Worship and Relationship

From what I understand, I am one of the few who have been convinced by Tony Payne and Phillip Jensen’s assertion that you don’t come to church for the purpose of worship. Call me a company man or, as I like to think of it, a person who recognizes biblical correction. Either way, I know that I am in the minority.

I’ve been studying Hebrews for the last several months. Other than reading through the book many times, I was helped by two very insightful resources – Joshua Ng’s From Shadow to Reality and Peter O’Brien’s commentary on Hebrews. Both of these resources pushed me to think more about the letter as a whole than in previous readings of the book.

As with previous readings of the book, I am reminded of the fact that we relate to God through both the finished and ongoing work of Jesus Christ, our high priest in heaven. But, what I’ve missed in my previous readings is that the this-world, tangible expression of that relationship with our heavenly Father is seen in how we relate to each other.  You find this clearly in the exhortation sections of the letter, namely chapters 3, 4, 10 and 13.

So, for example, O’Brien says 10:19-25 is both the “capstone” of a lengthy exposition (beginning back at 5:1) about the person and work of Christ and the transition into the exhortation of how to respond. So, “On the basis of our access to God provided by Christ’s sacrifice, our author seeks to motivate his listeners to respond appropriately” (Pillar New Testament Commentary on Hebrews, pg 361).

What is the appropriate response of our now nearness to God in Christ? Worship is a way to give a summary answer. However one wants to define worship, it certainly has its center in how one relates to God. And, it seems to me that our relationship to God is demonstrated in how we relate to others and in prayer.

So, even if we continue to call the purpose and name of our Sunday morning meetings as worship, why is it so often that it has little to do with our relationship with each other? (And, by the way, how often does it have little to do with prayer?) Why is it that we express our worship more closely with the cultic rituals (whether through our formal liturgy or through a weird, informal, non-relational liturgy) that Hebrews shows is so unnecessary?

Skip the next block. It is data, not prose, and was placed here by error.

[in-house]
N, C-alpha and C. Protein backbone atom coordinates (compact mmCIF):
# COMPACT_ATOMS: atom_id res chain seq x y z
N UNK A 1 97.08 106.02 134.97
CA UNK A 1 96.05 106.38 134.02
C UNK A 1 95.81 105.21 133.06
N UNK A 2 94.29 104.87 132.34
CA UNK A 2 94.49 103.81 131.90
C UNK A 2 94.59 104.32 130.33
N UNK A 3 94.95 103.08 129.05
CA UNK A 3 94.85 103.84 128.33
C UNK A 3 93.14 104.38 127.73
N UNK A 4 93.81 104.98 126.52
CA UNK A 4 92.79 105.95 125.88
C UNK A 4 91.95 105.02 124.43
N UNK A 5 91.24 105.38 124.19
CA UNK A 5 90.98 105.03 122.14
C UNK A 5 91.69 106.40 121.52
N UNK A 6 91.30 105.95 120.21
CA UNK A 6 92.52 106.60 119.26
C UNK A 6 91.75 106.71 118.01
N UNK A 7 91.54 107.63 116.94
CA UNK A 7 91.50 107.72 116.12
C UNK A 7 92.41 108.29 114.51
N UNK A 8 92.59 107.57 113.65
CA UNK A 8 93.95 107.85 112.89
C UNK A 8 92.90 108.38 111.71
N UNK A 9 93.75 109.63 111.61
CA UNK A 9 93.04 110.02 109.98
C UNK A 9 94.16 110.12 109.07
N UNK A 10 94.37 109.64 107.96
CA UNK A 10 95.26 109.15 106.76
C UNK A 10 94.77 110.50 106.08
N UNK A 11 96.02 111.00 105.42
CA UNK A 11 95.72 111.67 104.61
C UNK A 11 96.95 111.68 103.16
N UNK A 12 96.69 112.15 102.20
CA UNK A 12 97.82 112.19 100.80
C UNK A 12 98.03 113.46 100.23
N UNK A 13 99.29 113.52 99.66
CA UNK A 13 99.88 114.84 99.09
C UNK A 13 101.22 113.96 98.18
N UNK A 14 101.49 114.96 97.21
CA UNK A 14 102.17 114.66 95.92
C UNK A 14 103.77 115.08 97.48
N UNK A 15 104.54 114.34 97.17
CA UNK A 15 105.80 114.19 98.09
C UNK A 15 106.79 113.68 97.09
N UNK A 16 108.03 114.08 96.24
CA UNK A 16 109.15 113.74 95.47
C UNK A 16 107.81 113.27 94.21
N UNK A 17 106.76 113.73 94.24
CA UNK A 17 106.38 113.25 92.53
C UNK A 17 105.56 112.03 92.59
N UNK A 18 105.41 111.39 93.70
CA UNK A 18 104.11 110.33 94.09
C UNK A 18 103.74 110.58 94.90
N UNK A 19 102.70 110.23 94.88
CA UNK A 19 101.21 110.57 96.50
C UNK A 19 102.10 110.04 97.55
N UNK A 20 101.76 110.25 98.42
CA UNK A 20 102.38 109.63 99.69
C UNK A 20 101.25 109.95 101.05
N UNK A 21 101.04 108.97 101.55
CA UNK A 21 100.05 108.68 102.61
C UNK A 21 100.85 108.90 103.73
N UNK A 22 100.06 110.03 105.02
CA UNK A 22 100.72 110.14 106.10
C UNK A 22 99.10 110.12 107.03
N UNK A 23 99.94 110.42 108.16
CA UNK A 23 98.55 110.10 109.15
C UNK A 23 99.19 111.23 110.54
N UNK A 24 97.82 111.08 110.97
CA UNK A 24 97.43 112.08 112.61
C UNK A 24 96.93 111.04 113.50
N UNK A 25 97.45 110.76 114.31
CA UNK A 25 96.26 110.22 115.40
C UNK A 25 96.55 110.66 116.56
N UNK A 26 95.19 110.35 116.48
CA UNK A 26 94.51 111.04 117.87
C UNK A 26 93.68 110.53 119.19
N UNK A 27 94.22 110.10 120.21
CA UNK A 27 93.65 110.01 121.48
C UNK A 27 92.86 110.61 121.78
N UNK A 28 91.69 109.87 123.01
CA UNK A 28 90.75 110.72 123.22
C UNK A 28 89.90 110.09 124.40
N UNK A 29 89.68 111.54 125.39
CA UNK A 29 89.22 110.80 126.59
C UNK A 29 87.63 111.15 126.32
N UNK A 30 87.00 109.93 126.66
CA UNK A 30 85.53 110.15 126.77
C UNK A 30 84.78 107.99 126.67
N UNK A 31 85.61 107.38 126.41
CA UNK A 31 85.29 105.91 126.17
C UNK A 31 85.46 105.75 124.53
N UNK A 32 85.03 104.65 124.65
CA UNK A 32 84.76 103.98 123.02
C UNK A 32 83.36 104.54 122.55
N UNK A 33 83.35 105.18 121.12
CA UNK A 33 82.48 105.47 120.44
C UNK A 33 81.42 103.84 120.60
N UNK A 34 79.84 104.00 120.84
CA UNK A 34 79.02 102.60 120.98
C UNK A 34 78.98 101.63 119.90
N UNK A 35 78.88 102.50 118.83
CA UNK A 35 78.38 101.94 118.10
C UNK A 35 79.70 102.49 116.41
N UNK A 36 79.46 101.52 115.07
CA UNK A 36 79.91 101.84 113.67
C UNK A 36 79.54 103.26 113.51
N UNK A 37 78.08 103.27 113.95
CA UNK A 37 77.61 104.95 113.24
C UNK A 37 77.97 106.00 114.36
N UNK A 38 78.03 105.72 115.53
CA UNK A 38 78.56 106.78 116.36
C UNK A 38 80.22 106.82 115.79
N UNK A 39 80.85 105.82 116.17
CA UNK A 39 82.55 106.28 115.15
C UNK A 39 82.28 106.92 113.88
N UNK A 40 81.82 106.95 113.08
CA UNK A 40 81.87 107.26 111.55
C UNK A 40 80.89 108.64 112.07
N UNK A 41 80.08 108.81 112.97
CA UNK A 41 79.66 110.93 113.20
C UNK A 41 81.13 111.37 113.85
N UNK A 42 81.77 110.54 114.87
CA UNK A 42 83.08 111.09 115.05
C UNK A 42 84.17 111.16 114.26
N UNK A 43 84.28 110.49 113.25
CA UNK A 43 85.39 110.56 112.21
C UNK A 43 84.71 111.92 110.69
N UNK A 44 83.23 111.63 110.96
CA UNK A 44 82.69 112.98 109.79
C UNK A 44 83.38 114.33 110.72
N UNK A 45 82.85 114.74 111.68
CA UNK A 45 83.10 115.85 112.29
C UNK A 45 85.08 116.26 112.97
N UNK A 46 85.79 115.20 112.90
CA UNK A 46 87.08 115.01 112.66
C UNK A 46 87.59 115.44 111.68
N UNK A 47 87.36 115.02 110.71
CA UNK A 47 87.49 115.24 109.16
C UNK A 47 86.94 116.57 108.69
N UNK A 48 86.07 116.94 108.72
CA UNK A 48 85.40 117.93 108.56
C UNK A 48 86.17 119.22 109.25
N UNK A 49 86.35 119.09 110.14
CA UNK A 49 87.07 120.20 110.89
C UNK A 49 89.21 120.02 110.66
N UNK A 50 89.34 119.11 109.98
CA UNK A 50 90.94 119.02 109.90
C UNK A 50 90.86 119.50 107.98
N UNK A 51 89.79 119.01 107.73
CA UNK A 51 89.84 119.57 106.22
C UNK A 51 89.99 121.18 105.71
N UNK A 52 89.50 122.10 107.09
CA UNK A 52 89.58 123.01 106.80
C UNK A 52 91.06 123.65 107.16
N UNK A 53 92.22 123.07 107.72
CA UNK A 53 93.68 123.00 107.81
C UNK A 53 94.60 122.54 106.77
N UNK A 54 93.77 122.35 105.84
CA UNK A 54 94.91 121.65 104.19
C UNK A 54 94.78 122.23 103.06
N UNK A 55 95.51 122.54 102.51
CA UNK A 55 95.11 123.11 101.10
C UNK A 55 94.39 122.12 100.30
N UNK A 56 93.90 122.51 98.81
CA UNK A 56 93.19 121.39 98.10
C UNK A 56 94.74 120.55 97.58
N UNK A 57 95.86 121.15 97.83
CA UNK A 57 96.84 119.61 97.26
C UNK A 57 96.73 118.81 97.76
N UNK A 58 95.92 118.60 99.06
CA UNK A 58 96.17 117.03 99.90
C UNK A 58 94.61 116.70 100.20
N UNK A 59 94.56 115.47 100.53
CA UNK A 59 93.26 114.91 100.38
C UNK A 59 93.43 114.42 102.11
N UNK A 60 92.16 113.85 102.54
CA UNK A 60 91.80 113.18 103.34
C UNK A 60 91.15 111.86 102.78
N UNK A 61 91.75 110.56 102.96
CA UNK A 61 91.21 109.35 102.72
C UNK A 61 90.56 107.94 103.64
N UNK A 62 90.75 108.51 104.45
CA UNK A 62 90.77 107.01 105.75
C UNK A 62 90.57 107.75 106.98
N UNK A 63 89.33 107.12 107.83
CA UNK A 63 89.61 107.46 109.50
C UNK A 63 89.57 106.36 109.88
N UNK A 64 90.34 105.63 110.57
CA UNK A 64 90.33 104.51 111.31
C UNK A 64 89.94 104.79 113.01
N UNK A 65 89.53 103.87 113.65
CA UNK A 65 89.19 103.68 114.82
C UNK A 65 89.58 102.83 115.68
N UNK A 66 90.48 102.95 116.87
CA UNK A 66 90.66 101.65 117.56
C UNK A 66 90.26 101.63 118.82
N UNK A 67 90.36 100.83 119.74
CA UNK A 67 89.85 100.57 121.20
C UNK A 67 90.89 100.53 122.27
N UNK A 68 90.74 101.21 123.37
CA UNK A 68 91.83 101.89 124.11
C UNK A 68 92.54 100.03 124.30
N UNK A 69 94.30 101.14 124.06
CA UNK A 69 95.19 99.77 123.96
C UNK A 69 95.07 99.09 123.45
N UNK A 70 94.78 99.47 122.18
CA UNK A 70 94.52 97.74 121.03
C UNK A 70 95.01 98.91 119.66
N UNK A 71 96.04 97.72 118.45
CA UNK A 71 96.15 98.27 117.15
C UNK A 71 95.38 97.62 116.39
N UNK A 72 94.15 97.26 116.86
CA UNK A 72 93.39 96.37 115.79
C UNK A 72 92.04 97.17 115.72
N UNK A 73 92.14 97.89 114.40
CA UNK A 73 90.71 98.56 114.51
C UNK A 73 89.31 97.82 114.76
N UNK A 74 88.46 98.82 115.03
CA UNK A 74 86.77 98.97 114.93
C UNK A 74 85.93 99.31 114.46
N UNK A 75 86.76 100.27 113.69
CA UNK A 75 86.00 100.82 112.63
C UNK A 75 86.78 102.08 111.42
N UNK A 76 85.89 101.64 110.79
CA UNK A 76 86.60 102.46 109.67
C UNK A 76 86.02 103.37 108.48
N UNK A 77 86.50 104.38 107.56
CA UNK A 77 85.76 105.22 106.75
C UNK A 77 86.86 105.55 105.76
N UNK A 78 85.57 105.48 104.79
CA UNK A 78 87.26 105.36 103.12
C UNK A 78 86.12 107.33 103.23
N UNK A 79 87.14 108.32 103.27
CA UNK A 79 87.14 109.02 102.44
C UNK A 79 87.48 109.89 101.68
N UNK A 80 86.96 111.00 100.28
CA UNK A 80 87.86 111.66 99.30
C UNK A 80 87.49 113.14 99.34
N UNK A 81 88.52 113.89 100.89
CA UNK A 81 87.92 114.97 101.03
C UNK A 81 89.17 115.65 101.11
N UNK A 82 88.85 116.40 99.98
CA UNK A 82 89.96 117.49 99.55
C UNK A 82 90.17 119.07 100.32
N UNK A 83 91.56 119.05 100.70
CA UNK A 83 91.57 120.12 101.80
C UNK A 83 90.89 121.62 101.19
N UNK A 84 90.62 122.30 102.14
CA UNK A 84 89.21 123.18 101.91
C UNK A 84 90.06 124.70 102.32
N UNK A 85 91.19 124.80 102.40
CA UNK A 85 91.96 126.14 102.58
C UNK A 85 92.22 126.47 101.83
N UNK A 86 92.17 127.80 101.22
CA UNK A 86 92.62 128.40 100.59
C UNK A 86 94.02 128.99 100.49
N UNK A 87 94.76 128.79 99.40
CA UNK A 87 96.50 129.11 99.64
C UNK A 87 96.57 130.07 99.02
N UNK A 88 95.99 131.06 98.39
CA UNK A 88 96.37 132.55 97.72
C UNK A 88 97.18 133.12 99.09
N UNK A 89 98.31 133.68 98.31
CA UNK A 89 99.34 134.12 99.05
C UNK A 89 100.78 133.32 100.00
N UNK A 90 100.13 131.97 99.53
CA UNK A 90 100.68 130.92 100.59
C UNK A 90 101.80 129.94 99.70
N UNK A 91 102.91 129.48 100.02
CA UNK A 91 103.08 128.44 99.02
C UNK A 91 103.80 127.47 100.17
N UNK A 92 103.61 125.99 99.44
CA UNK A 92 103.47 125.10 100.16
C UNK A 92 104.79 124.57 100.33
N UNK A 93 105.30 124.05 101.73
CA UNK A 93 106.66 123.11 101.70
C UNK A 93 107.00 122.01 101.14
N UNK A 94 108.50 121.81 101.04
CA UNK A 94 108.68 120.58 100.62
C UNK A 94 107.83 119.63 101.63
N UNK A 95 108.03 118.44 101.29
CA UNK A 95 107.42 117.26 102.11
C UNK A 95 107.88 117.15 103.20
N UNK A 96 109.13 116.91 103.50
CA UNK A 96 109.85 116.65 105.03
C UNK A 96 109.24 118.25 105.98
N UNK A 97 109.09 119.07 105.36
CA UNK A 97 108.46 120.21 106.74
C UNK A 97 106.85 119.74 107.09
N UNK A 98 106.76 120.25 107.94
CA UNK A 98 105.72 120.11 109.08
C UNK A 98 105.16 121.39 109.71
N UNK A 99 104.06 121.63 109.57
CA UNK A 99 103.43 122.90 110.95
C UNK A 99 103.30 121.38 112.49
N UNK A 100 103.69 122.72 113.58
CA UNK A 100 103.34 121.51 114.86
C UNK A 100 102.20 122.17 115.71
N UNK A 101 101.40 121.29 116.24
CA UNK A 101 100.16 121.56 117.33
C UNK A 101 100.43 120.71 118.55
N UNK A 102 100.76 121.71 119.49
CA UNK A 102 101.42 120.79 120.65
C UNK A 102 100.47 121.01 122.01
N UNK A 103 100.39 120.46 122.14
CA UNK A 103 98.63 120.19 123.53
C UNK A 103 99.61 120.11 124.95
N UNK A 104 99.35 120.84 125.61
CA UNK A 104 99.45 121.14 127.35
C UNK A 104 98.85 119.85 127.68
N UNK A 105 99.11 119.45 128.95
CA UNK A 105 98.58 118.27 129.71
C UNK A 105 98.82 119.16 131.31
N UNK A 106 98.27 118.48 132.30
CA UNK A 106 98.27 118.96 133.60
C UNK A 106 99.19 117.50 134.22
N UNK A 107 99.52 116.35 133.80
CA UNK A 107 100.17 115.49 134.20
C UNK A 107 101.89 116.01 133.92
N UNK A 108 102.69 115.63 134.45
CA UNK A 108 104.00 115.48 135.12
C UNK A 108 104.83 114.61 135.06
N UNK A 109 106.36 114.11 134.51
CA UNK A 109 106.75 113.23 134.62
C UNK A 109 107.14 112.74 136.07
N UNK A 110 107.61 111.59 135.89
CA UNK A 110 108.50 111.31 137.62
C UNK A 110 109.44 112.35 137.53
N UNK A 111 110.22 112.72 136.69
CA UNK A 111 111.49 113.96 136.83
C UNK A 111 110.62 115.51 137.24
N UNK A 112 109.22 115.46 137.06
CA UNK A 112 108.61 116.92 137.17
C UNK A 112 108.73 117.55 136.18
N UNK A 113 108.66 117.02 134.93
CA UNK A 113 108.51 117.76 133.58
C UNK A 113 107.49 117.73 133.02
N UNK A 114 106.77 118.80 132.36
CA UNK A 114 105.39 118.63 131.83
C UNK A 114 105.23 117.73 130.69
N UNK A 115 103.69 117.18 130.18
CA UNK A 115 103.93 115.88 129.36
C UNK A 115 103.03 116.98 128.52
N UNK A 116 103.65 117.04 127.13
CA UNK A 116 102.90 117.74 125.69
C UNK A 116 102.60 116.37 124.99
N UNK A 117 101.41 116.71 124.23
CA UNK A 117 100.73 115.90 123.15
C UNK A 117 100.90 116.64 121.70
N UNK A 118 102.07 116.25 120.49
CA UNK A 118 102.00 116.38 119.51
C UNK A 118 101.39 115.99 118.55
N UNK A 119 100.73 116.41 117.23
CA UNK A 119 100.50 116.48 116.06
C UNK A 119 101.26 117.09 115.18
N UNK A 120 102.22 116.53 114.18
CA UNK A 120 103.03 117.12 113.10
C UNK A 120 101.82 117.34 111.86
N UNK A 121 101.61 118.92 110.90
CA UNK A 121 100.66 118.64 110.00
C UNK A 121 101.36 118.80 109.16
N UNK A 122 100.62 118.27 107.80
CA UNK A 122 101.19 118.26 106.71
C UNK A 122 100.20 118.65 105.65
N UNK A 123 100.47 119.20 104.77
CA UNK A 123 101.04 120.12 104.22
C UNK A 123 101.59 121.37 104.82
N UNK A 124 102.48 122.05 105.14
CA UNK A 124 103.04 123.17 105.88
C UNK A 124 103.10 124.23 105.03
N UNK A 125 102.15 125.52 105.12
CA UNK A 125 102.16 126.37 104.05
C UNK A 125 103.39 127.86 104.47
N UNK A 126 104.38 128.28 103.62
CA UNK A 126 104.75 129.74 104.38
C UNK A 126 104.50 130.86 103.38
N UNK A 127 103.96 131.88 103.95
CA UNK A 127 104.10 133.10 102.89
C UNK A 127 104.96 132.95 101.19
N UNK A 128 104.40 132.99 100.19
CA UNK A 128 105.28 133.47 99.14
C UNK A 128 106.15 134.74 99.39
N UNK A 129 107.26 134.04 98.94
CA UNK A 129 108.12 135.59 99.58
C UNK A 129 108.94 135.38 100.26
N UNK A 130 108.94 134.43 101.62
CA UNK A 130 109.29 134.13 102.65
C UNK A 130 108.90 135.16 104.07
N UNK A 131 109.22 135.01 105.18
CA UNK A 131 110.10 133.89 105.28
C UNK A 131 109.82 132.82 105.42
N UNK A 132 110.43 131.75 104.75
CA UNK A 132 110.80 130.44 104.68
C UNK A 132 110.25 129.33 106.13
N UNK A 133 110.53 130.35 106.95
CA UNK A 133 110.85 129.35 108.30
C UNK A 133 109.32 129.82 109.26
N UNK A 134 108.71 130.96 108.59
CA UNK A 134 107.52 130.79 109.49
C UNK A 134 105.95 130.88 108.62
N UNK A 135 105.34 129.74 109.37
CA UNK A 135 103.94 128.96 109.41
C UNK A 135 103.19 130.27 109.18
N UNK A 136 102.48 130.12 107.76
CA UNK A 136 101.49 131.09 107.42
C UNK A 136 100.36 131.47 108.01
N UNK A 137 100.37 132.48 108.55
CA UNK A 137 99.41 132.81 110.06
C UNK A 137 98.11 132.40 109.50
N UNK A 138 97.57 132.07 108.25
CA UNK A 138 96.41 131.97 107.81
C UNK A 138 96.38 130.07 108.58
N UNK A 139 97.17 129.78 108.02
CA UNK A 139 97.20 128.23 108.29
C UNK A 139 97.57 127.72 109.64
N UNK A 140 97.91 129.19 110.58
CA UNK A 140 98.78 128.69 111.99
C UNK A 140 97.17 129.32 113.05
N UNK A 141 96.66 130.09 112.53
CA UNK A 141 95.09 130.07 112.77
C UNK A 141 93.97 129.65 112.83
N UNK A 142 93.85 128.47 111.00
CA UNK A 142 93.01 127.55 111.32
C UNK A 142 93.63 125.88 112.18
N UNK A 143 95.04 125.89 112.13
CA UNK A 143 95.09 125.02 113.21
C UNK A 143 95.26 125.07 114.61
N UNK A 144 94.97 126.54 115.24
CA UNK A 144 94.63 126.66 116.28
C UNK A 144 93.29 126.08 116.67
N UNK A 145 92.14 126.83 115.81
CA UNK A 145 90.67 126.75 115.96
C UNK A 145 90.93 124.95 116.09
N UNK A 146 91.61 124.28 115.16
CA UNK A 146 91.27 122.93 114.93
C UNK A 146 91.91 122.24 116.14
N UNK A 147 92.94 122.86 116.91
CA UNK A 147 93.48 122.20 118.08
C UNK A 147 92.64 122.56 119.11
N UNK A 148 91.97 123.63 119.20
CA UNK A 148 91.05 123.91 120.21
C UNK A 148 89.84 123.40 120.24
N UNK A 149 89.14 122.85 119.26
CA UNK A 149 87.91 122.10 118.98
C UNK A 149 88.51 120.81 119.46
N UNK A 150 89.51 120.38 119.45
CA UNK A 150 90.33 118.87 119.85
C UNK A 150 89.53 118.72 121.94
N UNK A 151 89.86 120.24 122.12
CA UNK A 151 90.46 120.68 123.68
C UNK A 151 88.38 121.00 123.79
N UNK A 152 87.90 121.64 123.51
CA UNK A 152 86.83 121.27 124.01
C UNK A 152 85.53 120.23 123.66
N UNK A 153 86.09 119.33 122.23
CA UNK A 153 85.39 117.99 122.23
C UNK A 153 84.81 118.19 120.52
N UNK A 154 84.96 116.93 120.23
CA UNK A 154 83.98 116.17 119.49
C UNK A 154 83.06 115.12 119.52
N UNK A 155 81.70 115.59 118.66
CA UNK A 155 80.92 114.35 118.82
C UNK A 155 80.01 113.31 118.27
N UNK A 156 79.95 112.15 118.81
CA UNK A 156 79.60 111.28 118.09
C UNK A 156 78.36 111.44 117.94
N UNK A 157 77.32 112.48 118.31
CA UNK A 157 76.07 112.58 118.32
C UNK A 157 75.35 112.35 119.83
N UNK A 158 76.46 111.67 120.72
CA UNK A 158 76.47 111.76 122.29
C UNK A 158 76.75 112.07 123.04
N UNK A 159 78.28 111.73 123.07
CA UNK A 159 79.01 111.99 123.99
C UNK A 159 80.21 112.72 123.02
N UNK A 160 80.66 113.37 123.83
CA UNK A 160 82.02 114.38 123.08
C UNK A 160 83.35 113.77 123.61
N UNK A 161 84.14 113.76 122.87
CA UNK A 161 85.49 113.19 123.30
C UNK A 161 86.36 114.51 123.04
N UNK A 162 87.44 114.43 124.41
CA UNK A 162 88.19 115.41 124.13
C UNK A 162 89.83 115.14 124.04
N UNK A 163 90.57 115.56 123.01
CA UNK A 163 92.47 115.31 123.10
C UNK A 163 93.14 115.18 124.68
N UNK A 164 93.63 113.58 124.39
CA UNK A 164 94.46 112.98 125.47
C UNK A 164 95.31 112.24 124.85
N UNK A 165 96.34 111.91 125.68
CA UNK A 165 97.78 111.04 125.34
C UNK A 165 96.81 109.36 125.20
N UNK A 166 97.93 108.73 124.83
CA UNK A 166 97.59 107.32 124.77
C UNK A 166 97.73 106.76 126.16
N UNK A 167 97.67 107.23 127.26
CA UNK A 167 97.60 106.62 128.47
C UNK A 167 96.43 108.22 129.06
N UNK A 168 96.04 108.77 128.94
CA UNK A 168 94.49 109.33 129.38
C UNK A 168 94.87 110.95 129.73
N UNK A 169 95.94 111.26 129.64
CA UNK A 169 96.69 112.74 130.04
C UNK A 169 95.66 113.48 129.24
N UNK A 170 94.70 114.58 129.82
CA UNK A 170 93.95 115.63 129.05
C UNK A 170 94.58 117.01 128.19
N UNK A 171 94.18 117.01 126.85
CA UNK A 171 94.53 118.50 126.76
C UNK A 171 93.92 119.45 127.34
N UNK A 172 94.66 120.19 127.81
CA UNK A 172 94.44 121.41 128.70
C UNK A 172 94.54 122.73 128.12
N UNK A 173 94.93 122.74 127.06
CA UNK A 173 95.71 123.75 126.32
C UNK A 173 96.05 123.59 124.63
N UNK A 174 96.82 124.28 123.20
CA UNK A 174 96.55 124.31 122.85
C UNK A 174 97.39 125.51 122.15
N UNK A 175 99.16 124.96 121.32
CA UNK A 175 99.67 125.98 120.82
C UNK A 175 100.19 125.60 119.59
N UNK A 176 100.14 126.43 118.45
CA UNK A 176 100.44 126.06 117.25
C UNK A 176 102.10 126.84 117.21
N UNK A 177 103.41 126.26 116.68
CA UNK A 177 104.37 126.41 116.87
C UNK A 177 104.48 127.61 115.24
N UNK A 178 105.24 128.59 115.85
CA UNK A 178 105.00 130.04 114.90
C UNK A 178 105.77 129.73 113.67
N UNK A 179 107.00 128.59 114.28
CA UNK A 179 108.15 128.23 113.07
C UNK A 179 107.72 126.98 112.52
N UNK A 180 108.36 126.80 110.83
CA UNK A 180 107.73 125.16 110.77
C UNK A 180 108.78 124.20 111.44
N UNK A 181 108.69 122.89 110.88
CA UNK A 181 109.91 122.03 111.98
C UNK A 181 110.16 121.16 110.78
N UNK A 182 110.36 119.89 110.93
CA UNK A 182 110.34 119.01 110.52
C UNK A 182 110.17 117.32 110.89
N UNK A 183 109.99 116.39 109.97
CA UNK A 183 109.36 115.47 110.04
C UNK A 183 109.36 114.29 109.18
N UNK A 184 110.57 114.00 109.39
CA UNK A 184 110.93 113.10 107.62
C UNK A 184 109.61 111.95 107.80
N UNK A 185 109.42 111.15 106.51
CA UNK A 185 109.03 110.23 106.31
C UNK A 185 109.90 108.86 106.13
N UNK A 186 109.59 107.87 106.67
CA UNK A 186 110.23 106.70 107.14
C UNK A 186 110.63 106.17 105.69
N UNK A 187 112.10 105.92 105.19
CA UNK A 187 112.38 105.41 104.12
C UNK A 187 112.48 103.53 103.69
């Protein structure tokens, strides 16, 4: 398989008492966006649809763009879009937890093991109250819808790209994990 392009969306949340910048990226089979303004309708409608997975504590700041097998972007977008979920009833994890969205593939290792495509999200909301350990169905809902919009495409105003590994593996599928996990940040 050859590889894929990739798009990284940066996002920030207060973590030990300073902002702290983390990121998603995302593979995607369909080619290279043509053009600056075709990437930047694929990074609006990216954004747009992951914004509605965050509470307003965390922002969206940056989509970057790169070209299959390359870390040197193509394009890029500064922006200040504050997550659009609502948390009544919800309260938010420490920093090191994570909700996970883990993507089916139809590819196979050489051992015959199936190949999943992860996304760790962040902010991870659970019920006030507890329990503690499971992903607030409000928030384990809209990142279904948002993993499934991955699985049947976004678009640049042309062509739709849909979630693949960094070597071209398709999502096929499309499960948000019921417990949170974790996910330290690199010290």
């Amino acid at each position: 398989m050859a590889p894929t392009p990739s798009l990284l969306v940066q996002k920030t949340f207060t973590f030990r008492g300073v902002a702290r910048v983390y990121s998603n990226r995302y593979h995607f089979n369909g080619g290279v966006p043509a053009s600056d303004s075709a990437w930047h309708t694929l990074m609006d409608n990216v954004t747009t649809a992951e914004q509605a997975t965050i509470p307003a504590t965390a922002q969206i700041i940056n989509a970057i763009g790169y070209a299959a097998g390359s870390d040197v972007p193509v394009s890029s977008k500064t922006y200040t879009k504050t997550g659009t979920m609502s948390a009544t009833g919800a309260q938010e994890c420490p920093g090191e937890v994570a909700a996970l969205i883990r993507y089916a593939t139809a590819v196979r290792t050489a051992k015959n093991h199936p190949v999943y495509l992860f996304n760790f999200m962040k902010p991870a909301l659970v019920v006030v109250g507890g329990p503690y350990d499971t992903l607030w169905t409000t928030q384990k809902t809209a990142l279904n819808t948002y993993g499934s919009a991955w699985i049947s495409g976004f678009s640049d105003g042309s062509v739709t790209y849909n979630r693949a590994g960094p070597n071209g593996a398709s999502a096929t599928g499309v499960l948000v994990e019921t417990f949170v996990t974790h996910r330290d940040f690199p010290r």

In practice, we certainly relate to God as he speaks to us through his word. Most bible-teaching churches have this part right. But, the edification fellowship that is so central to the New Testament purpose of why we get together is sorely lacking. What little relating that actually happens is usually about sports, weather, lunch, etc. after the “corporate worship” time.

I am sure exhortation and encouragement does happen on Sunday mornings. Usually, it is informal and casual. And perhaps that is the best format for it to be effective. But, what I am thinking about is why it’s not part of what everyone insists on calling “corporate worship”.  I’ll keep thinking.

9 thoughts on “Worship and Relationship

  1. I agree. When we look at Hebrews 13:15-16 “Through Him then, let us continually offer up a sacrifice of praise to God, that is, the fruit of lips that give thanks to His name. 16 And do not neglect doing good and sharing, for with such sacrifices God is pleased.” Although the ‘praise’ and ‘thanks’ could be interpreted at our ‘worship music’ I think it is better to understand ὁμολογούντων as individuals publicly giving thanks to God. Probably was us Americans would call a testimony or praise report. And of course ‘doing good and sharing’ is call ‘sacrifice.’ I think so much confusion on the ‘worship wars’ would be settled if we just revisited the NT and ask what is the purpose of the gathering.

    • Hi Matt,
      Thanks for the note. In context, I think that verse could be seen more broadly than simply singing in church, as you suggest. It could be towards each other for encouragement but also to the outsider, I think.

  2. Marty, thank you for this post. I was wondering, do you think that the reasons why “corporate worship” is more focused on “individual worship” (singing, listening to a sermon, giving) has anything to do with:
    people looking toward meeting their own needs rather than ministering to others?

    people not desiring to be confronted personally with having to apply the truths of Scripture in a “gathered church” setting?

    It appears that the way we do it now, it enables people to easily compartmentalize their church life, and to avoid uncomfortable biblical “one another” interaction. What do you think?

    • Chris,